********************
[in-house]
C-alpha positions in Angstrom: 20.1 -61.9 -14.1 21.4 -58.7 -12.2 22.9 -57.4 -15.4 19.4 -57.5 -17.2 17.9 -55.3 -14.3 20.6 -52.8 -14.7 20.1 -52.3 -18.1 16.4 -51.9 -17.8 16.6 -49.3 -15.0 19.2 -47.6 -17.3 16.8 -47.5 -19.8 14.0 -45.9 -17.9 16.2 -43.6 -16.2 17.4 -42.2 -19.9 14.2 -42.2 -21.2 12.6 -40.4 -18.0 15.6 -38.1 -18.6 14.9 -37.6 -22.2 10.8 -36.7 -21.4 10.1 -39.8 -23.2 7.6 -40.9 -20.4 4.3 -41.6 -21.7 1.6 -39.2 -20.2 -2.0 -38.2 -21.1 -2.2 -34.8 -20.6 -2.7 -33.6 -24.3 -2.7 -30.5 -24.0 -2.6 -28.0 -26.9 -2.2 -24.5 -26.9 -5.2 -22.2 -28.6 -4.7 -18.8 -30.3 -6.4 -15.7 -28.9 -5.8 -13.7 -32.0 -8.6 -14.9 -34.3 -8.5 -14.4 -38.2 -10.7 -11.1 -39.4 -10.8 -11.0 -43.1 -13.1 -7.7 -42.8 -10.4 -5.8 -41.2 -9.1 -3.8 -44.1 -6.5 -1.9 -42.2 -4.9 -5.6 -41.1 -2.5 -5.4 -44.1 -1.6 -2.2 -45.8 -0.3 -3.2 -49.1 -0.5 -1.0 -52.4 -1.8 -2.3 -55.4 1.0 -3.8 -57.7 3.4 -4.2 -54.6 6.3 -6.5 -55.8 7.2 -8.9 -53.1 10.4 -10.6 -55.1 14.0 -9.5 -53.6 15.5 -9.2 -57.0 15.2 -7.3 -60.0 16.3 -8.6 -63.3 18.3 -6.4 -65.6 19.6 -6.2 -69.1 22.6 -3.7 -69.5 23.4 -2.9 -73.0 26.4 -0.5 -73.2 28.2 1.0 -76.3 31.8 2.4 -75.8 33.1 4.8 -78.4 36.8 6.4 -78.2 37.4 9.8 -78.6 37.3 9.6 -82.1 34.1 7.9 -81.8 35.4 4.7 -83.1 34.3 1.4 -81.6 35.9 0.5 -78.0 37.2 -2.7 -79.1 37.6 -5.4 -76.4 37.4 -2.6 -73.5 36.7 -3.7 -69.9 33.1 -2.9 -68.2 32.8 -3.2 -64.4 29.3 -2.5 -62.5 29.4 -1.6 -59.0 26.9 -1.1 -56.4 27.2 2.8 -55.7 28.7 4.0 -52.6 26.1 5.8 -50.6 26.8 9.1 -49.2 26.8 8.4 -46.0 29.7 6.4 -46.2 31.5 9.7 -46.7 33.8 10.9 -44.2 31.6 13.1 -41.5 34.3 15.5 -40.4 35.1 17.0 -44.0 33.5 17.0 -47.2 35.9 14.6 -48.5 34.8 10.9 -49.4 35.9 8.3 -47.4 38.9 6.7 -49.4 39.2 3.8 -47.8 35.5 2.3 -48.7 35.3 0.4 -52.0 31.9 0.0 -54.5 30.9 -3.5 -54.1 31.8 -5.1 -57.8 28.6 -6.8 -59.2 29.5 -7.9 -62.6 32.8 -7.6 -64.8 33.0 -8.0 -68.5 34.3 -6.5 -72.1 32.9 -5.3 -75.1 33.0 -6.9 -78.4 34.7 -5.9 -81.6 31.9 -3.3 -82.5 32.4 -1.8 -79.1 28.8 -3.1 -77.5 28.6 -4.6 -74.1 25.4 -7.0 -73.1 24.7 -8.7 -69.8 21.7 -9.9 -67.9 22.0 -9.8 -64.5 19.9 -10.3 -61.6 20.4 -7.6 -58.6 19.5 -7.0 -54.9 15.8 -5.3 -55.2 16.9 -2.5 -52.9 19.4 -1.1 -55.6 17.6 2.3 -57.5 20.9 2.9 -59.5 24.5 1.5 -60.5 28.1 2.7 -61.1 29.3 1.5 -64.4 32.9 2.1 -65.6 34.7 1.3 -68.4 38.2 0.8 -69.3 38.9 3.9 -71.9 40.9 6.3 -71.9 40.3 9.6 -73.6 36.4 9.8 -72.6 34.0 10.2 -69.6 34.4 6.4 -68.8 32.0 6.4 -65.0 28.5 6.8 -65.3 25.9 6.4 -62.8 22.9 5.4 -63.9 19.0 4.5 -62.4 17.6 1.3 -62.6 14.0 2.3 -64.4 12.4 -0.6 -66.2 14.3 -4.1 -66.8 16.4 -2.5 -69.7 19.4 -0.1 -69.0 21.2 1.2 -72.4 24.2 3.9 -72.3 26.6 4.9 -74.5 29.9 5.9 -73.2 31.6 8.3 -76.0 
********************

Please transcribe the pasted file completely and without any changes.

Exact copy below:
[in-house]
C-alpha positions in Angstrom: 20.1 -61.9 -14.1 21.4 -58.7 -12.2 22.9 -57.4 -15.4 19.4 -57.5 -17.2 17.9 -55.3 -14.3 20.6 -52.8 -14.7 20.1 -52.3 -18.1 16.4 -51.9 -17.8 16.6 -49.3 -15.0 19.2 -47.6 -17.3 16.8 -47.5 -19.8 14.0 -45.9 -17.9 16.2 -43.6 -16.2 17.4 -42.2 -19.9 14.2 -42.2 -21.2 12.6 -40.4 -18.0 15.6 -38.1 -18.6 14.9 -37.6 -22.2 10.8 -36.7 -21.4 10.1 -39.8 -23.2 7.6 -40.9 -20.4 4.3 -41.6 -21.7 1.6 -39.2 -20.2 -2.0 -38.2 -21.1 -2.2 -34.8 -20.6 -2.7 -33.6 -24.3 -2.7 -30.5 -24.0 -2.6 -28.0 -26.9 -2.2 -24.5 -26.9 -5.2 -22.2 -28.6 -4.7 -18.8 -30.3 -6.4 -15.7 -28.9 -5.8 -13.7 -32.0 -8.6 -14.9 -34.3 -8.5 -14.4 -38.2 -10.7 -11.1 -39.4 -10.8 -11.0 -43.1 -13.1 -7.7 -42.8 -10.4 -5.8 -41.2 -9.1 -3.8 -44.1 -6.5 -1.9 -42.2 -4.9 -5.6 -41.1 -2.5 -5.4 -44.1 -1.6 -2.2 -45.8 -0.3 -3.2 -49.1 -0.5 -1.0 -52.4 -1.8 -2.3 -55.4 1.0 -3.8 -57.7 3.4 -4.2 -54.6 6.3 -6.5 -55.8 7.2 -8.9 -53.1 10.4 -10.6 -55.1 14.0 -9.5 -53.6 15.5 -9.2 -57.0 15.2 -7.3 -60.0 16.3 -8.6 -63.3 18.3 -6.4 -65.6 19.6 -6.2 -69.1 22.6 -3.7 -69.5 23.4 -2.9 -73.0 26.4 -0.5 -73.2 28.2 1.0 -76.3 31.8 2.4 -75.8 33.1 4.8 -78.4 36.8 6.4 -78.2 37.4 9.8 -78.6 37.3 9.6 -82.1 34.1 7.9 -81.8 35.4 4.7 -83.1 34.3 1.4 -81.6 35.9 0.5 -78.0 37.2 -2.7 -79.1 37.6 -5.4 -76.4 37.4 -2.6 -73.5 36.7 -3.7 -69.9 33.1 -2.9 -68.2 32.8 -3.2 -64.4 29.3 -2.5 -62.5 29.4 -1.6 -59.0 26.9 -1.1 -56.4 27.2 2.8 -55.7 28.7 4.0 -52.6 26.1 5.8 -50.6 26.8 9.1 -49.2 26.8 8.4 -46.0 29.7 6.4 -46.2 31.5 9.7 -46.7 33.8 10.9 -44.2 31.6 13.1 -41.5 34.3 15.5 -40.4 35.1 17.0 -44.0 33.5 17.0 -47.2 35.9 14.6 -48.5 34.8 10.9 -49.4 35.9 8.3 -47.4 38.9 6.7 -49.4 39.2 3.8 -47.8 35.5 2.3 -48.7 35.3 0.4 -52.0 31.9 0.0 -54.5 30.9 -3.5 -54.1 31.8 -5.1 -57.8 28.6 -6.8 -59.2 29.5 -7.9 -62.6 32.8 -7.6 -64.8 33.0 -8.0 -68.5 34.3 -6.5 -72.1 32.9 -5.3 -75.1 33.0 -6.9 -78.4 34.7 -5.9 -81.6 31.9 -3.3 -82.5 32.4 -1.8 -79.1 28.8 -3.1 -77.5 28.6 -4.6 -74.1 25.4 -7.0 -73.1 24.7 -8.7 -69.8 21.7 -9.9 -67.9 22.0 -9.8 -64.5 19.9 -10.3 -61.6 20.4 -7.6 -58.6 19.5 -7.0 -54.9 15.8 -5.3 -55.2 16.9 -2.5 -52.9 19.4 -1.1 -55.6 17.6 2.3 -57.5 20.9 2.9 -59.5 24.5 1.5 -60.5 28.1 2.7 -61.1 29.3 1.5 -64.4 32.9 2.1 -65.6 34.7 1.3 -68.4 38.2 0.8 -69.3 38.9 3.9 -71.9 40.9 6.3 -71.9 40.3 9.6 -73.6 36.4 9.8 -72.6 34.0 10.2 -69.6 34.4 6.4 -68.8 32.0 6.4 -65.0 28.5 6.8 -65.3 25.9 6.4 -62.8 22.9 5.4 -63.9 19.0 4.5 -62.4 17.6 1.3 -62.6 14.0 2.3 -64.4 12.4 -0.6 -66.2 14.3 -4.1 -66.8 16.4 -2.5 -69.7 19.4 -0.1 -69.0 21.2 1.2 -72.4 24.2 3.9 -72.3 26.6 4.9 -74.5 29.9 5.9 -73.2 31.6 8.3 -76.0 